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Saturday, June 15, 2013

The Burn Palace by Stephen Dobyns (hardcover, $26.95)

It's been a while since Stephen Dobyns released a novel. (Carolyn really likes his "Saratoga" series and gave one of them an MBTB star, if I remember correctly.) This (so far) standalone novel, "The Burn Palace," is a cross between "Our Town" and "The X-Files."

For about the first hundred pages, we meet the people of Brewster, Rhode Island, a small town that used to have only small town problems. It was hard to figure out who the alpha character was; Dobyns introduces many residents and each one has at least a paragraph attached. Actually, the next couple hundred pages does much the same thing: more characters and more little stories.

Woody Potter turns out to be a pivotal character. He is a state police detective. He is a veteran of Iraq. He is, unfortunately for his brand-new ex-girlfriend, also the strong, silent type and has difficulty expressing his emotions, which is directly responsible for making his girlfriend an ex.

Bobby Anderson, another state police detective, also bears watching.

Woody and Bobby have the unenviable task of joining forces with other law enforcement types, including the token buffoon in the barrel shape of the local "acting" chief of police in Brewster, to figure out what the heck is with all the woo-woo stuff going on in Brewster. First a newborn baby is stolen from the hospital and a snake left in his place. Then there are rumors and accusations of satanic rites and witchcraft. And there's an ominous and unprecedented gathering of coyotes in the area. Usually timid creatures, these coyotes are aggressive and wide-ranging.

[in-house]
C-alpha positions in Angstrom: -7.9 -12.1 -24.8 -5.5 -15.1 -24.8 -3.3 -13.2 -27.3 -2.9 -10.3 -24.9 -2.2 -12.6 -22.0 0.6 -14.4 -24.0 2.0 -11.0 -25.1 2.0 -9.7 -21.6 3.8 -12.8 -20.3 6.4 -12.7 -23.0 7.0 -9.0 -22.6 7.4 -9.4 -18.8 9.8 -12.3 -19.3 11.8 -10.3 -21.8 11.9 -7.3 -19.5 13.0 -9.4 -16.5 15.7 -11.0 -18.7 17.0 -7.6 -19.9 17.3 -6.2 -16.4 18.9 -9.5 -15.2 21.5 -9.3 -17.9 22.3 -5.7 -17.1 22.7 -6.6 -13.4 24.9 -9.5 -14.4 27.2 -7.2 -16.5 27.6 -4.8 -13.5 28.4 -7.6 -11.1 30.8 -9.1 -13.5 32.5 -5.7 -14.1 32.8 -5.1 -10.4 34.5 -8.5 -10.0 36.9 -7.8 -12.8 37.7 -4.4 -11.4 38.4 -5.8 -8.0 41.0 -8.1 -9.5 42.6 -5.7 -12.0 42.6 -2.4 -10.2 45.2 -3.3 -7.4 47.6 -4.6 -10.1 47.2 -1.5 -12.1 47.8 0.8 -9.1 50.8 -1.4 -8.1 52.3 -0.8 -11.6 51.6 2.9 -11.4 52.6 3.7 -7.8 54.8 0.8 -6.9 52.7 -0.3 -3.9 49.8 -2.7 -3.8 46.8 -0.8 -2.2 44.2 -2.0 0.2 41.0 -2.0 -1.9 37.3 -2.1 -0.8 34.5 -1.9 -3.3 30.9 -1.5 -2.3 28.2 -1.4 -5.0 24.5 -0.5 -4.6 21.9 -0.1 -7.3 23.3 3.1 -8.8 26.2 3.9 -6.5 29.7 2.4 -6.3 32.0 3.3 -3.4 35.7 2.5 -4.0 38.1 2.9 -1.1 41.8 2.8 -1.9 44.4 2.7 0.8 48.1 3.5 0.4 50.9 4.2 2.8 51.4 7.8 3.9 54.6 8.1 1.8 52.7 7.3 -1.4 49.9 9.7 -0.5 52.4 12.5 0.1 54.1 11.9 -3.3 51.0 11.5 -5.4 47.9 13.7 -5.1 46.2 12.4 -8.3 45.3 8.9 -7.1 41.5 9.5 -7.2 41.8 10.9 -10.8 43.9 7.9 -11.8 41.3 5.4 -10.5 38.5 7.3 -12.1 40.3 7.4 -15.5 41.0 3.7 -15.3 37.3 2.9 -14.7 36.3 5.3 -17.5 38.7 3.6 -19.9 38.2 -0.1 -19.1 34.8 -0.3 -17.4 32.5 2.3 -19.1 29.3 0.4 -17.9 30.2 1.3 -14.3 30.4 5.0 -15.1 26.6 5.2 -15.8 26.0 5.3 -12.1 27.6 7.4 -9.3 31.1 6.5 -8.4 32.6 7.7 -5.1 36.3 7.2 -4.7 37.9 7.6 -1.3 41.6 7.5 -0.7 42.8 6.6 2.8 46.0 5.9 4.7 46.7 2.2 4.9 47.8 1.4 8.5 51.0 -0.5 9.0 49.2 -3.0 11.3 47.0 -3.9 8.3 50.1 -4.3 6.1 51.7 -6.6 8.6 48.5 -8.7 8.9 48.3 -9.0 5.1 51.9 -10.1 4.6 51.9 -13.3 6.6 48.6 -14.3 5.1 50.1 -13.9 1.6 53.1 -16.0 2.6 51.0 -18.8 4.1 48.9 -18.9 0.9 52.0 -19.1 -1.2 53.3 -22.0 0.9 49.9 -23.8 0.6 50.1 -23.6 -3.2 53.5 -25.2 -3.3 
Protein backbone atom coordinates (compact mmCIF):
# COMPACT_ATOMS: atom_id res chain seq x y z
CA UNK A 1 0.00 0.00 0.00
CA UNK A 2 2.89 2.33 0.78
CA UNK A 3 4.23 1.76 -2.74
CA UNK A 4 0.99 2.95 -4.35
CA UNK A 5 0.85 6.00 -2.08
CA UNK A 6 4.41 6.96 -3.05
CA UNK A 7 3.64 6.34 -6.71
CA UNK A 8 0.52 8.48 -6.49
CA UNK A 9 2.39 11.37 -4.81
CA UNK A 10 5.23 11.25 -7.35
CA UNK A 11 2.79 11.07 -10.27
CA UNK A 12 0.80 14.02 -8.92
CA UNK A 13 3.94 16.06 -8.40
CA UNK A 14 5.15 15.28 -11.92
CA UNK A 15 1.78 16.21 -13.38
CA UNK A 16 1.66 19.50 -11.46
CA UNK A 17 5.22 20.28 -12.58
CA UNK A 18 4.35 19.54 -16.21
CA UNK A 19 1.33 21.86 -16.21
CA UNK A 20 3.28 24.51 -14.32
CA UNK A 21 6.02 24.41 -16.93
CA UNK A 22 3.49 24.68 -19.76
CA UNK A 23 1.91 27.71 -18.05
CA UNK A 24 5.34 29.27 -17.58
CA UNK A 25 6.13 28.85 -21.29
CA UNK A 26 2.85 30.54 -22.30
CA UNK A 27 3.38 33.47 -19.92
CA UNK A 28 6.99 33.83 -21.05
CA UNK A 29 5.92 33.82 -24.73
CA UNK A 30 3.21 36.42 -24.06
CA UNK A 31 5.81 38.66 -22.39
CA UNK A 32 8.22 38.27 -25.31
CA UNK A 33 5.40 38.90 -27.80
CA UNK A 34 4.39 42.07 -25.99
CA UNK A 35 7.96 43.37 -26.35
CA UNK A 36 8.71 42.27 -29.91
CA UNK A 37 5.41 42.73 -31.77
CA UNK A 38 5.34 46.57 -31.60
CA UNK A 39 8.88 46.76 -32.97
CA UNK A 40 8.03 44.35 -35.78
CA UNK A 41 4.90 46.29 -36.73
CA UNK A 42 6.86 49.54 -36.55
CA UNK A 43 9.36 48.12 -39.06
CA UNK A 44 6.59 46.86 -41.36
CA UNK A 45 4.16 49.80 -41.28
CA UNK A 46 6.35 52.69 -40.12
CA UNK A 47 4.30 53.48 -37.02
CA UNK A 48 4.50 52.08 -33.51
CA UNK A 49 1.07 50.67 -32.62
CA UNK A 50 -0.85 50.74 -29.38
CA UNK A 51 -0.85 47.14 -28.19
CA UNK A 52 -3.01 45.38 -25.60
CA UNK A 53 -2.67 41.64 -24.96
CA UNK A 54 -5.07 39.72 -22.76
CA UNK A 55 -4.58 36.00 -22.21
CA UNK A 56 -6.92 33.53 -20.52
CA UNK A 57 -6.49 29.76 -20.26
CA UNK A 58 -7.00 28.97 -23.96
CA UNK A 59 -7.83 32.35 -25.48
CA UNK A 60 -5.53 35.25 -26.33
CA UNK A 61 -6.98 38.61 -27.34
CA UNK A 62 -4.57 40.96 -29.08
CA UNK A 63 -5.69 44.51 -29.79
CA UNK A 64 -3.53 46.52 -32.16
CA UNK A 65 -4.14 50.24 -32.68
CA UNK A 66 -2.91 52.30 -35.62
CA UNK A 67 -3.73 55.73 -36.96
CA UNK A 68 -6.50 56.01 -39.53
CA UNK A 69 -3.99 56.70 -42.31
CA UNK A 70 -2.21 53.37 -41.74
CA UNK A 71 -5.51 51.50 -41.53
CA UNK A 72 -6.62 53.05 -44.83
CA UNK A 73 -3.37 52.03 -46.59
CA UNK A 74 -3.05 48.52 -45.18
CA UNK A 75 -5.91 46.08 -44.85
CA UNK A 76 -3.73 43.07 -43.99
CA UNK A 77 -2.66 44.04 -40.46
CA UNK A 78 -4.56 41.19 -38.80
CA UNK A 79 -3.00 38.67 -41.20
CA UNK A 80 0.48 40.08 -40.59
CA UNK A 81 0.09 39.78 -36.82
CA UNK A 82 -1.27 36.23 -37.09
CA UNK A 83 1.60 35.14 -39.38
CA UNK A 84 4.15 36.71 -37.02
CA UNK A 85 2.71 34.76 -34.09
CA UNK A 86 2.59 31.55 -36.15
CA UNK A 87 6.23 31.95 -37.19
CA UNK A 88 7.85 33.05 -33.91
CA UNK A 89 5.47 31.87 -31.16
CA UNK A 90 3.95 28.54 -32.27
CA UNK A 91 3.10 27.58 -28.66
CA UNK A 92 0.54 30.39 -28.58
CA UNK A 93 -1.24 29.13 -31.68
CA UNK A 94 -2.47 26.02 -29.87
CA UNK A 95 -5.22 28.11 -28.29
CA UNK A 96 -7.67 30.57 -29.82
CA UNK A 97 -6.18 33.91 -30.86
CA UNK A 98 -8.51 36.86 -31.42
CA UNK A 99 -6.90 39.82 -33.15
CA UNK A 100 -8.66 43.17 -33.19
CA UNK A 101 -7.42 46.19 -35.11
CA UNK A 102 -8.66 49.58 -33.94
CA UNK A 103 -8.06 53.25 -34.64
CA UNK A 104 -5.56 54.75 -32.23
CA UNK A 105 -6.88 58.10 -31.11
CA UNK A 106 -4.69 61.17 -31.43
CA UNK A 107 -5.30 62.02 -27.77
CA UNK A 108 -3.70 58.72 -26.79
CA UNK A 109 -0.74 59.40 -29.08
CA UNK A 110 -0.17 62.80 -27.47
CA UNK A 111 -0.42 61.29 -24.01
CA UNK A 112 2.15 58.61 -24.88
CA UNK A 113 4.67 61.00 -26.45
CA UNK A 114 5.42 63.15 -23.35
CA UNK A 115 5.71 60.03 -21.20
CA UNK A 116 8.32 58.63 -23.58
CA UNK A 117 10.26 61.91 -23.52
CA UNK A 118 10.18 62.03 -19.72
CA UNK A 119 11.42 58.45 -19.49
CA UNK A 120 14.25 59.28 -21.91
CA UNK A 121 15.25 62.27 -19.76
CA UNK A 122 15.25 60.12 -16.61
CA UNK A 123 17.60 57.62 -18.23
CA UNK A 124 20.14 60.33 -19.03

"The Burn Palace" is biographies stitched together by a trickle of a sinister plot. In terms of action, the tension doesn't rev up until the last eighty or so pages, although there are a few jump-from-your-seat moments before that. There's also an awkward (or satiric, if you want to give the author the benefit of the doubt) sex scene. However, most of the bios are interesting, some of them clever (state police detective Beth Lajoie, for instance), some evoking pathos (e.g., Ernest Hartmann, the first murder victim, who was scalped to boot), and some just odd (e.g., young Baldo Bonaldo of fart machine fame). The most intriguing character is the narrator, a voice that sometimes has more shape than in most third-person novels, like the Stage Director in "Our Town."

Could Dobyns have done with fewer pages? Yes.

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